Stoicism is a reminder to practice virtue – as virtue can’t be lived in words alone but with action. It is a reminder to try at all times to be our best and not be affected by events in life adversely. The good and the bad occur all times, and will keep happening. We can become lost if we go with the hype of ‘good and bad’ every time. Therefore, we ought to meditate on managing our reactions, as this is what hurts us most of the time.

Meditating to Mandela’ quotes

“… at least, if for nothing else, the cell gives you the opportunity to look daily into your entire conduct to overcome the bad and develop whatever is good in you”

This man was jailed and he chose to see the good that can be achieved in him.

“May your choices reflect your hopes, not your fears.”

Fears try to jail us. Freedom is giving light to our darkness and acting out our hopeful choices.

“I learned that courage was not the absence of fear, but the triumph over it. The brave man is not he who does not feel afraid, but he who conquers that fear.”

Conquering fear gives fuel to our hopes.

“You may find it difficult at first to pinpoint the negative factors in your life, but the tenth attempt may reap rich rewards. Never forget that a saint is a sinner that keeps on trying.”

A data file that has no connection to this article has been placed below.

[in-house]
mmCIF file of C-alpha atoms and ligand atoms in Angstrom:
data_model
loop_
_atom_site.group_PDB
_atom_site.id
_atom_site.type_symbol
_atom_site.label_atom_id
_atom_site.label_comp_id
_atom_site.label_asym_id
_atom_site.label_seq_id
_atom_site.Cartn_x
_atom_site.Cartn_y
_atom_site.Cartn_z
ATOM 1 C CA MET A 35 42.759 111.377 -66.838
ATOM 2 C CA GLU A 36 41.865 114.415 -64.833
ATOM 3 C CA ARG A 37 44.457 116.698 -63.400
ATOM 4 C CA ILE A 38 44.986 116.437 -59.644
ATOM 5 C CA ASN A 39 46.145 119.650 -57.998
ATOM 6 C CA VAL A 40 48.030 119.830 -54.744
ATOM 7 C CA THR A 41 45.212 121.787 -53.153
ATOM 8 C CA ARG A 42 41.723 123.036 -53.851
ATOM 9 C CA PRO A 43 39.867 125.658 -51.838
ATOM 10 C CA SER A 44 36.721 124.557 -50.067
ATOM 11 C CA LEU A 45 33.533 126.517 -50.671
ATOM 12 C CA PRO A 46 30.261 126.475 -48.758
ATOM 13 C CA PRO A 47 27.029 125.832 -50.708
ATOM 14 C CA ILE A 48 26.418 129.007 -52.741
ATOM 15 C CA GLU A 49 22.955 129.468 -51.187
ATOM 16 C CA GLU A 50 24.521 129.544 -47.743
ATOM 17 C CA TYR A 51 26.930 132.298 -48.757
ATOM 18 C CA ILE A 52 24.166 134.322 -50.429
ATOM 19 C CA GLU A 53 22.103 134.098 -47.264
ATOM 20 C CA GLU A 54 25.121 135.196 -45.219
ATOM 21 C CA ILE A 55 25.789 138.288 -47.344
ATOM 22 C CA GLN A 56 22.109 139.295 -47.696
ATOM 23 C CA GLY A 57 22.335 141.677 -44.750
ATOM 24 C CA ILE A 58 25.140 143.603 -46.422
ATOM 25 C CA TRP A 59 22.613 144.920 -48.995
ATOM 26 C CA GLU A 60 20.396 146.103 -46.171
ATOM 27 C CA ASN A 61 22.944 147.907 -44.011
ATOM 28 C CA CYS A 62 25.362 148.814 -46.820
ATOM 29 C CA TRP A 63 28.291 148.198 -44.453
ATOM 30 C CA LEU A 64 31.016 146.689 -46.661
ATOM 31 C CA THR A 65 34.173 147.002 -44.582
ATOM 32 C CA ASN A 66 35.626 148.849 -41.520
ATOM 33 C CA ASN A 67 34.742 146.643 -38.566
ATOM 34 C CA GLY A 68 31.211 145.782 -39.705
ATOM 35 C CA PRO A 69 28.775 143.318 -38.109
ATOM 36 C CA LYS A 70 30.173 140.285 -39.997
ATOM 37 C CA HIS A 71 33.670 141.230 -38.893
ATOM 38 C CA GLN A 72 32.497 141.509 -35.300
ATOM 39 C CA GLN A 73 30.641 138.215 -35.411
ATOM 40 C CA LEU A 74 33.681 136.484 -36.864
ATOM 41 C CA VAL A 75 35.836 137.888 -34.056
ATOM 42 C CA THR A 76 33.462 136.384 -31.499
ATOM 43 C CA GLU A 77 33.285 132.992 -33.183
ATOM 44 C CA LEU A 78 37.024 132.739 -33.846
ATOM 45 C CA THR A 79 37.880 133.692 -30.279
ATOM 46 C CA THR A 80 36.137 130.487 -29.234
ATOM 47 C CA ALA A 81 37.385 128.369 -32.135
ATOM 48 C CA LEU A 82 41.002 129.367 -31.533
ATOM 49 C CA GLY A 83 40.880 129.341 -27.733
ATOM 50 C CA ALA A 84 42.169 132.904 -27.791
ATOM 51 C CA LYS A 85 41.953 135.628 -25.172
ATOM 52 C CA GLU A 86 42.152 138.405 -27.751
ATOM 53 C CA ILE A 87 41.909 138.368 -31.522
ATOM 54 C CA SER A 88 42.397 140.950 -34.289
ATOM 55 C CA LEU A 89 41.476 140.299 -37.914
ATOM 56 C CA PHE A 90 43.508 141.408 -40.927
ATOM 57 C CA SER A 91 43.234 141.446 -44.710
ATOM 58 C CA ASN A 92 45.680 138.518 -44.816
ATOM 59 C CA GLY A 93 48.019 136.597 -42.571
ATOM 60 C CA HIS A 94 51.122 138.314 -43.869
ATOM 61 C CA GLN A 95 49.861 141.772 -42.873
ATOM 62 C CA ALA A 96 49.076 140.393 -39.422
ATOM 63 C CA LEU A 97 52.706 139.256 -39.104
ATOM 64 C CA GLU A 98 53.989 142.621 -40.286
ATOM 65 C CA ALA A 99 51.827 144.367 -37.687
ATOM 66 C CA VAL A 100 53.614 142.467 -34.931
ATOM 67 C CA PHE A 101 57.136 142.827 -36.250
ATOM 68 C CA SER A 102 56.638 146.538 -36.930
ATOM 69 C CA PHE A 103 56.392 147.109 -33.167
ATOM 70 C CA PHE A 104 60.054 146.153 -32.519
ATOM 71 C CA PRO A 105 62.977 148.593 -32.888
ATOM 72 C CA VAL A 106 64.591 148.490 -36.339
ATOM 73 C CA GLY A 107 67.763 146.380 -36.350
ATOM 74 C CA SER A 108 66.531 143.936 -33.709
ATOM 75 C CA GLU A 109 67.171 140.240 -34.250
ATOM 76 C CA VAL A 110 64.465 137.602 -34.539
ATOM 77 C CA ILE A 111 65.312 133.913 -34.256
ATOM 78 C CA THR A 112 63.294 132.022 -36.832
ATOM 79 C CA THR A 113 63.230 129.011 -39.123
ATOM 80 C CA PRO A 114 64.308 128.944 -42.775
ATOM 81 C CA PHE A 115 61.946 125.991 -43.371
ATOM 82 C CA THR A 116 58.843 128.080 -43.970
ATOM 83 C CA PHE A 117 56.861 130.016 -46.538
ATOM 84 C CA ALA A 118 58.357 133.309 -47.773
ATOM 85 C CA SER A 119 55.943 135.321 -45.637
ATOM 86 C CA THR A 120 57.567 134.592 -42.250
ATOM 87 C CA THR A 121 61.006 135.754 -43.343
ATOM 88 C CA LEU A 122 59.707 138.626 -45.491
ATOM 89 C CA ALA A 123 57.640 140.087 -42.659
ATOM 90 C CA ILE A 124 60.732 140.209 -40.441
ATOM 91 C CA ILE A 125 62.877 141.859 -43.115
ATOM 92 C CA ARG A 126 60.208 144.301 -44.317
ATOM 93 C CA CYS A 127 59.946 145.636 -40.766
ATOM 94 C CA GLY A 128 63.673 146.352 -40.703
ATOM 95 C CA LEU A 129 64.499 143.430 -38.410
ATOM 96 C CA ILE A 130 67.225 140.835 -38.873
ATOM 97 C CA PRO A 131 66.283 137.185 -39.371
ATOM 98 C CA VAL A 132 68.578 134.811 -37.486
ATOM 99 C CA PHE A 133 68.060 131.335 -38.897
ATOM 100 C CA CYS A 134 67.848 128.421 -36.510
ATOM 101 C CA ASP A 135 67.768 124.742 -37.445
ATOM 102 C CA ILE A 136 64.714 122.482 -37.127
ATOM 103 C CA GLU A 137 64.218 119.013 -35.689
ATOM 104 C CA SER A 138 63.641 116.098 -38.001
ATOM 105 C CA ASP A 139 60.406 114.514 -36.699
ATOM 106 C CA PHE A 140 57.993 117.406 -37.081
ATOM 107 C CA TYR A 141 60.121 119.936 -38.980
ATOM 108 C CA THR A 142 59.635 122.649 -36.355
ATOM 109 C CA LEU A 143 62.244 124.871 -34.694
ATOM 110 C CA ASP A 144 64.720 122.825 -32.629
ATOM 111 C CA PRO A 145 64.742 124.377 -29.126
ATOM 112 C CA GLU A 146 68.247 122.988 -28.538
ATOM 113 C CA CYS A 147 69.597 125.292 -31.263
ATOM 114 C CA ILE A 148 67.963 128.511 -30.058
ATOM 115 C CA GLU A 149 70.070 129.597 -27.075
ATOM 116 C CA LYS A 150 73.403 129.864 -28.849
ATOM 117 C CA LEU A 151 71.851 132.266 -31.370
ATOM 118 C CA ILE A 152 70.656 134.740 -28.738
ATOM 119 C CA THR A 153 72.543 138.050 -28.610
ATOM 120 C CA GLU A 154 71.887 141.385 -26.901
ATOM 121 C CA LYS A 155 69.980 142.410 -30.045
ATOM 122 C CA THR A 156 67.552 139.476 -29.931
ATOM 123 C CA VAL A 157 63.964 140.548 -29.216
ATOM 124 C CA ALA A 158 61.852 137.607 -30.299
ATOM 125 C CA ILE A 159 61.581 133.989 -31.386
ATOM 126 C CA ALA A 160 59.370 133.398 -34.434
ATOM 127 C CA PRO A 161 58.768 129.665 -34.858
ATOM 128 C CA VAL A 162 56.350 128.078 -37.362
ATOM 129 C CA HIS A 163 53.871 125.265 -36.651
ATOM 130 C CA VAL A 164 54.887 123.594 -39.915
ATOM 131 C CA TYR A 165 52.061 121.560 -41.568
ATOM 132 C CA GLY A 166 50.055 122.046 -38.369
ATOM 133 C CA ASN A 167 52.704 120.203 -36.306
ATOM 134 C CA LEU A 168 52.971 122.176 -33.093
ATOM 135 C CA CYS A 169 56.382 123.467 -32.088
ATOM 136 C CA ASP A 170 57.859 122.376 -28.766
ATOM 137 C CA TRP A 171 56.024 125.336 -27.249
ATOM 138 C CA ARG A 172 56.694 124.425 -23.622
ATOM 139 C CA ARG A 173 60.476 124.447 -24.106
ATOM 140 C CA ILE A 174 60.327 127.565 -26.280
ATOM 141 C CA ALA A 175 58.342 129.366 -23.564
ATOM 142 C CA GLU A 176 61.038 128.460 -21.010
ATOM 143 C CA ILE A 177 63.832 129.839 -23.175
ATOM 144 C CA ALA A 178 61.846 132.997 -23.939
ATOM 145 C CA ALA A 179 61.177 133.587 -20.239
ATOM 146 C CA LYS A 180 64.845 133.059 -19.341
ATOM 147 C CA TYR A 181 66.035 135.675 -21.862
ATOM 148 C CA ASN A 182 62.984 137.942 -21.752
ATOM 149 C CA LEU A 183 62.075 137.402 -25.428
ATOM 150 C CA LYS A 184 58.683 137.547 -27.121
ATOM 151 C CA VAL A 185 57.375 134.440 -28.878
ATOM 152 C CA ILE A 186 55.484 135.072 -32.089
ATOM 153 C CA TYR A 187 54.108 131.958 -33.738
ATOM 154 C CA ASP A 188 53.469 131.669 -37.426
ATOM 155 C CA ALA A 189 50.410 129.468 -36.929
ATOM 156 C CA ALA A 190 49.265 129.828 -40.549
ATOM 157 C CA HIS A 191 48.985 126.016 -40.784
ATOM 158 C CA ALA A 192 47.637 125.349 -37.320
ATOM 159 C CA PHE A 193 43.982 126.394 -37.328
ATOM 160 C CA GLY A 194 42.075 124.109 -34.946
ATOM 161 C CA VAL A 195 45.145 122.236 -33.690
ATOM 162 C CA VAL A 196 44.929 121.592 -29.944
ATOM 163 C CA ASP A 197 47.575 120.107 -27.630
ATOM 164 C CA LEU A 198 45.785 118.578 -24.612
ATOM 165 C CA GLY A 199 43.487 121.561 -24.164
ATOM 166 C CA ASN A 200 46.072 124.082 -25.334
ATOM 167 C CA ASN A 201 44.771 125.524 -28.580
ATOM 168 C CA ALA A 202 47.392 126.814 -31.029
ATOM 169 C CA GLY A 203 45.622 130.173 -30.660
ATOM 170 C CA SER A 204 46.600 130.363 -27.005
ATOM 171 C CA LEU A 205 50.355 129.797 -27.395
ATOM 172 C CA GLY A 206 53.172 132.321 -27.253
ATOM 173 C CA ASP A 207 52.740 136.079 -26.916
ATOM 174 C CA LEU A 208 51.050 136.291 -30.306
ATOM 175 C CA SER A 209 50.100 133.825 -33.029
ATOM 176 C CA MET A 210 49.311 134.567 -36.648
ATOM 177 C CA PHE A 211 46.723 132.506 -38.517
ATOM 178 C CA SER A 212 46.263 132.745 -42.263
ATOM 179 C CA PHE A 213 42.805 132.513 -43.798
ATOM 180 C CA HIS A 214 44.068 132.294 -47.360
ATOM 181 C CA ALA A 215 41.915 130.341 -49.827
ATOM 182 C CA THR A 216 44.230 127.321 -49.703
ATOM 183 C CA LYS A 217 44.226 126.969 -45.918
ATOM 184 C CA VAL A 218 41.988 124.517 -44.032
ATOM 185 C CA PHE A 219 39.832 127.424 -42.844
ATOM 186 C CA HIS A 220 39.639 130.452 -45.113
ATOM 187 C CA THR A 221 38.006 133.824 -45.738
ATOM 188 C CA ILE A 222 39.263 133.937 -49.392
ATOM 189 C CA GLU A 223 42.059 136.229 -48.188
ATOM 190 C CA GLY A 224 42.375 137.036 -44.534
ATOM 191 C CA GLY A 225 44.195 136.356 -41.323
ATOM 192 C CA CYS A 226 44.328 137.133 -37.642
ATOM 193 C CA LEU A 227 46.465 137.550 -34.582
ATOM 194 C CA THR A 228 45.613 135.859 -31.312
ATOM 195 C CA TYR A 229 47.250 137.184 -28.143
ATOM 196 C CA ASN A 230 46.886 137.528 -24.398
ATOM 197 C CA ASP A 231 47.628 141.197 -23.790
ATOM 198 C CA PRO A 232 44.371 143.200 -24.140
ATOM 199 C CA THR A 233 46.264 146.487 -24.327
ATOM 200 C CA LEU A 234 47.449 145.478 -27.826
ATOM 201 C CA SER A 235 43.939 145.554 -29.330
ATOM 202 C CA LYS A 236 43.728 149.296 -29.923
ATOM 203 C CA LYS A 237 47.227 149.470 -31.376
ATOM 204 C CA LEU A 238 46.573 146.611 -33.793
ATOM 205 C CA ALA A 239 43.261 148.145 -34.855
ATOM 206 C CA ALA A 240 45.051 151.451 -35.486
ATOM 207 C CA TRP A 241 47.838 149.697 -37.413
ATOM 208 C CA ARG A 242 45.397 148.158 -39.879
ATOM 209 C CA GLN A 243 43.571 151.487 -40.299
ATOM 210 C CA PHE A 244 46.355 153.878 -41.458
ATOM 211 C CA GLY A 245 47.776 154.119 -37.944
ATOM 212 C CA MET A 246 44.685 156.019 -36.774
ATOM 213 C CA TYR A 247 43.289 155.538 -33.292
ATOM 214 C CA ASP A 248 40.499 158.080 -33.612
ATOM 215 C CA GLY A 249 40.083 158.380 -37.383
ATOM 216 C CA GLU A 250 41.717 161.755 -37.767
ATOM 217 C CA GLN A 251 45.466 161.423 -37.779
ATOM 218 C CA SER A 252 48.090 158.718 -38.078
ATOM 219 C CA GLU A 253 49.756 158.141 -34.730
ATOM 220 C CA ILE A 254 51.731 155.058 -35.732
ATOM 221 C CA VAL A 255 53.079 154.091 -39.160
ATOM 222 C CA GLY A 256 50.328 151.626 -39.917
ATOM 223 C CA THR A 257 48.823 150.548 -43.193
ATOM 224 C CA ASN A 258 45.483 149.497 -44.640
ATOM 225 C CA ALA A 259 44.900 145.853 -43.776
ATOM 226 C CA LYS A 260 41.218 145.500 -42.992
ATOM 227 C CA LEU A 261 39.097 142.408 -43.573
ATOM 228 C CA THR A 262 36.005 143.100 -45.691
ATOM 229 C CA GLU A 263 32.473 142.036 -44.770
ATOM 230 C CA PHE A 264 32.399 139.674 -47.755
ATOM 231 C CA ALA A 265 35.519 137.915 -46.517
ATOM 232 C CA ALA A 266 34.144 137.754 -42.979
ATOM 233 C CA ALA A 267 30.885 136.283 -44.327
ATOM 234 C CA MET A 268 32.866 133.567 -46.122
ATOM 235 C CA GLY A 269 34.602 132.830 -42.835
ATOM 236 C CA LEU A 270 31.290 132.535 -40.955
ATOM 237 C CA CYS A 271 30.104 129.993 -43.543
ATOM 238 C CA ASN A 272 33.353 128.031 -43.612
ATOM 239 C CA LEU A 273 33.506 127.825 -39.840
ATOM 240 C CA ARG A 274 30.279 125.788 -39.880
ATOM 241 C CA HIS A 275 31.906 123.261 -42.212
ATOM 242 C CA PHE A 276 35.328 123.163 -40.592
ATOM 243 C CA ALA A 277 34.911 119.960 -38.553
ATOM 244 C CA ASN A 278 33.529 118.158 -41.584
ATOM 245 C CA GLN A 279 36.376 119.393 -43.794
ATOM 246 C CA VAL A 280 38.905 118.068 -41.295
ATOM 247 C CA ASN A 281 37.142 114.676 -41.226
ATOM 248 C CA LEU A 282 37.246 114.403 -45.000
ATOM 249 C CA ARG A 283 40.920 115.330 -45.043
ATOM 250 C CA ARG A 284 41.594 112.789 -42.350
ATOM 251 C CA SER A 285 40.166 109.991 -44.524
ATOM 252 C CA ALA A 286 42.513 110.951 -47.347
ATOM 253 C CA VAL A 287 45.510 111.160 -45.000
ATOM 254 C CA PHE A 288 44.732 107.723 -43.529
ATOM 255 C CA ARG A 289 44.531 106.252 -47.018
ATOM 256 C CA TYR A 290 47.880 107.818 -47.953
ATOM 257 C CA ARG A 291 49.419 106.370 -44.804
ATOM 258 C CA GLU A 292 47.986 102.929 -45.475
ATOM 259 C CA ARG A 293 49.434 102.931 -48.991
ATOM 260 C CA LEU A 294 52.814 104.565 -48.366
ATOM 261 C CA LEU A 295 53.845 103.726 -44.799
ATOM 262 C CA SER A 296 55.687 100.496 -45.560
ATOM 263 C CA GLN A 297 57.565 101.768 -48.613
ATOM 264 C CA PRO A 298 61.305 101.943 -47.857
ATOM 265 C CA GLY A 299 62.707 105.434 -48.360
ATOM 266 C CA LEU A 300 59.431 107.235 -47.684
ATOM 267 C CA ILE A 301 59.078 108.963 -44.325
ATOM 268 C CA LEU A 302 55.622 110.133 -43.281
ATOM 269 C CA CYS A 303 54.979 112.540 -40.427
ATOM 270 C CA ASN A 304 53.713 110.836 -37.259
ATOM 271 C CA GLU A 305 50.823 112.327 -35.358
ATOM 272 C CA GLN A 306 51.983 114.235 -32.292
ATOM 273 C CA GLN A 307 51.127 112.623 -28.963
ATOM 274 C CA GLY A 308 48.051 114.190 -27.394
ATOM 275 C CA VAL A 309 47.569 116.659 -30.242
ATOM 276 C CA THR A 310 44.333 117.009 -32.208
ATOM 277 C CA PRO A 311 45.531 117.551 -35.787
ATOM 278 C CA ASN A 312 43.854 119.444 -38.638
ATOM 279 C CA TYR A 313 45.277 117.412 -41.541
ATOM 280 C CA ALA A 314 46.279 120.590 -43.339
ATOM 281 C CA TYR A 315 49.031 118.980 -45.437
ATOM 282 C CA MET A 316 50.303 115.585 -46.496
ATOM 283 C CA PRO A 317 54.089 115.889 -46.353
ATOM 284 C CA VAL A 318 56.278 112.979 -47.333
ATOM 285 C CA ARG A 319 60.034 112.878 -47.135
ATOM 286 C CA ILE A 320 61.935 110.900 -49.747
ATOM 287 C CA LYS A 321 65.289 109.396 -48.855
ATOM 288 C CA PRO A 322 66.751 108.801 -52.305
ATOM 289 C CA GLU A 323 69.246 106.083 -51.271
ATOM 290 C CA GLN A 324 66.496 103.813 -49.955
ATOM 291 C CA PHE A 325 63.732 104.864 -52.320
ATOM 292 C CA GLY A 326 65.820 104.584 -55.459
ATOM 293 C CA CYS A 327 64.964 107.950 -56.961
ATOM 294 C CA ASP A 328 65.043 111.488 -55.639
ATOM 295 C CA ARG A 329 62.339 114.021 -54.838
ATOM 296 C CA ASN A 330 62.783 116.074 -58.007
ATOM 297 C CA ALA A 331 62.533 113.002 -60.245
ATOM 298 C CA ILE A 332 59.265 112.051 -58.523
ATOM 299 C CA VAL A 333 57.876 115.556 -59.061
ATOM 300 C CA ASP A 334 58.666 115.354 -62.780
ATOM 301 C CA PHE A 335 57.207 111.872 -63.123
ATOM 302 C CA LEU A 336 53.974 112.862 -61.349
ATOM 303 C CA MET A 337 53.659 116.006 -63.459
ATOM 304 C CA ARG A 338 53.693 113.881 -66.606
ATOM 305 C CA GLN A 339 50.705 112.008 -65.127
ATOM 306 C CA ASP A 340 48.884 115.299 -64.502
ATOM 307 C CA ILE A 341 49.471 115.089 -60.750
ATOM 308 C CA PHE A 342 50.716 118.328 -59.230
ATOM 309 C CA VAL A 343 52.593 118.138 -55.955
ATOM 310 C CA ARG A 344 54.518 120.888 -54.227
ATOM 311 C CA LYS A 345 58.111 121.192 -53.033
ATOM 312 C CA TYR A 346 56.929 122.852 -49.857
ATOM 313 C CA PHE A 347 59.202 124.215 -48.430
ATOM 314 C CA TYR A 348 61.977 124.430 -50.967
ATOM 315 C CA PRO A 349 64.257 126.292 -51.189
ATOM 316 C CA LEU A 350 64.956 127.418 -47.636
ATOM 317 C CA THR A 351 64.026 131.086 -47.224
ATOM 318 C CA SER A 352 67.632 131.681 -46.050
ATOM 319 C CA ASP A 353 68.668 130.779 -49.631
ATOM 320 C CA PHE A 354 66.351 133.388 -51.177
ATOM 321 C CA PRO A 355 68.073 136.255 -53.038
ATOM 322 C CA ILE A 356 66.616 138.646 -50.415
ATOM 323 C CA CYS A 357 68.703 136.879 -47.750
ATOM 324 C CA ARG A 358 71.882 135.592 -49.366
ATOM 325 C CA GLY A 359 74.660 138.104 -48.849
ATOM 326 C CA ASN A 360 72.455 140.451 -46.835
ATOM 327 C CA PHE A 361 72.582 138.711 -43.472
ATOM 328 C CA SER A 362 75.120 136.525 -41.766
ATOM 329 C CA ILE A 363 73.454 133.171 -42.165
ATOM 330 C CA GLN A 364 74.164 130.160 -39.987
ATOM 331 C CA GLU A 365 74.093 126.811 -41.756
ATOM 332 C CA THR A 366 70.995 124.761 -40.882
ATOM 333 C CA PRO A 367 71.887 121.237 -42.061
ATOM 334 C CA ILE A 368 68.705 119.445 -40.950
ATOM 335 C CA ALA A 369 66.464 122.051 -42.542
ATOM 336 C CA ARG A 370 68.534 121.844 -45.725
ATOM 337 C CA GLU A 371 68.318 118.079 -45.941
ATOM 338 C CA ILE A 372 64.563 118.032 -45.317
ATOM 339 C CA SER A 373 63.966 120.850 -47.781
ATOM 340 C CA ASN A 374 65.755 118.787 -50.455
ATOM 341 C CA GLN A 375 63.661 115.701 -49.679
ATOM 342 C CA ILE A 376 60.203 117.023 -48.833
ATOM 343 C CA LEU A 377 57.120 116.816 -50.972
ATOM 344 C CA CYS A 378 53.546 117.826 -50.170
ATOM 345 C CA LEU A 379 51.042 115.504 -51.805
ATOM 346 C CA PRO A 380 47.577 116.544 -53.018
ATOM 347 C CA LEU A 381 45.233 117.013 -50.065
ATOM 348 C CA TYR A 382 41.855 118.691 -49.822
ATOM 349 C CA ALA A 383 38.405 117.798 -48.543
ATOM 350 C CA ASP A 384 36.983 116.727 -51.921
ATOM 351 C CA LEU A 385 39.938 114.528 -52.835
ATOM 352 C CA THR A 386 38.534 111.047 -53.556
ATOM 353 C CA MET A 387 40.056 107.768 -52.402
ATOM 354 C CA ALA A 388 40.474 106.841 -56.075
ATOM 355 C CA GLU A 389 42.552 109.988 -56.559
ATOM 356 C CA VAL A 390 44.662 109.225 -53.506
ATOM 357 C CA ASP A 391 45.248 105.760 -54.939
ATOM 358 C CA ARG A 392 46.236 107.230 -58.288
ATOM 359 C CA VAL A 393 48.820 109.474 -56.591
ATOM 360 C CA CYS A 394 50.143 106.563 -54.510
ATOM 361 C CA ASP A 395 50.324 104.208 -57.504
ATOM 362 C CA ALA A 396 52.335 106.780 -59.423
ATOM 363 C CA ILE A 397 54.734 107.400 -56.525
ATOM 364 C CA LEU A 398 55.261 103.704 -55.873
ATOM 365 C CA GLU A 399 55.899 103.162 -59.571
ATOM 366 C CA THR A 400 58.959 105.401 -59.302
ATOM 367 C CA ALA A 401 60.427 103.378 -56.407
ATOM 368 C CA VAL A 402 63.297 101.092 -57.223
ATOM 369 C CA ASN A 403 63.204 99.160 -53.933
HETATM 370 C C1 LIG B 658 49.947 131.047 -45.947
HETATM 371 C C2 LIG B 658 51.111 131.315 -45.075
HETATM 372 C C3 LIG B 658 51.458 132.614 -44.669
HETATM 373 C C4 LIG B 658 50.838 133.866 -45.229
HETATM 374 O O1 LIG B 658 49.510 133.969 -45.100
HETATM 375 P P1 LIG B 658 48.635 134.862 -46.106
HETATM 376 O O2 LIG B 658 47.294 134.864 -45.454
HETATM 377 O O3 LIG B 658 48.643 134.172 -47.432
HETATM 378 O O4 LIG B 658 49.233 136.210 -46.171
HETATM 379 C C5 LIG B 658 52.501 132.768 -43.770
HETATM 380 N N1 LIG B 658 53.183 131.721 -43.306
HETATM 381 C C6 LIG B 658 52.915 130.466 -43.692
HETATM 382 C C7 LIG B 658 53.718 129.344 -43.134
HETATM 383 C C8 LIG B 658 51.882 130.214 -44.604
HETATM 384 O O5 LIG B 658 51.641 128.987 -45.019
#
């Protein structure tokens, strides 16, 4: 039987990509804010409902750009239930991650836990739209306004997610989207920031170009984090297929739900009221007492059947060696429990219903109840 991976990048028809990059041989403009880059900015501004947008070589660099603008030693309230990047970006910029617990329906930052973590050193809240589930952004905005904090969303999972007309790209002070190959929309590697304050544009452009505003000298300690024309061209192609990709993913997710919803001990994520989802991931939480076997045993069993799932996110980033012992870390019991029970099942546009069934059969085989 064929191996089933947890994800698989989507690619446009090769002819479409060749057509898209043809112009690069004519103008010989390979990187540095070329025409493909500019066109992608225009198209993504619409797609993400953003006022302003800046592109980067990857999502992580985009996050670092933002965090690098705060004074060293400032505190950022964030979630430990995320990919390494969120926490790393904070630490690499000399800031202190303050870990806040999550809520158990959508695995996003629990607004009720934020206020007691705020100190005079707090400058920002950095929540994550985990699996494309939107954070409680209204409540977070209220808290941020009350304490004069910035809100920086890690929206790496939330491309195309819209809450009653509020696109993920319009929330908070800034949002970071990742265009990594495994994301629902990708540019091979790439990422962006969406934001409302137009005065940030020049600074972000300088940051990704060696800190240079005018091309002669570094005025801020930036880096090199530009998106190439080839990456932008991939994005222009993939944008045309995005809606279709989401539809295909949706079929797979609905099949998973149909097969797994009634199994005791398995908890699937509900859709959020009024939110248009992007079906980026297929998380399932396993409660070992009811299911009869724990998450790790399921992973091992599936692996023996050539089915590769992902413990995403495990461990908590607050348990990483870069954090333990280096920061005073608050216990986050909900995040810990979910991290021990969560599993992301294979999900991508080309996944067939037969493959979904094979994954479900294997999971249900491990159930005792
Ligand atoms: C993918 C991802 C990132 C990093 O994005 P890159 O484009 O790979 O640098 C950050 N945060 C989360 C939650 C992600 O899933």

“A winner is a dreamer who never gives up” – Nelson Mandela.

“As I walked out the door toward the gate that would lead to my freedom, I knew if I didn’t leave my bitterness and hatred behind, I’d still be in prison.”

Hate imprisons the light that we otherwise can be to our loved ones.

 “Resentment is like drinking poison and then hoping it will kill your enemies.”

Thus poisoning your loved ones. Our energies rub off onto those with whom we keep close relations.

 “One of the things I learned when I was negotiating was that until I changed myself, I could not change others.”

Many people direct blame at others and the world, and never at themselves. If you cannot notice your flaws, you cannot improve and communicate with the flawed.

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Nelson Mandela was a South African freedom fighter, a political prisoner for 27 years, and South Africa’s first democratically elected President – ending the rule of the tyrannical Apartheid government.

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Here goes the Invictus poem by William Ernest Henley, Nelson Mandela’s favourite

“Under the bludgeonings of chance
My head is bloody, but unbowed.

Beyond this place of wrath and tears
Looms but the Horror of the shade,
And yet the menace of the years
Finds and shall find me unafraid.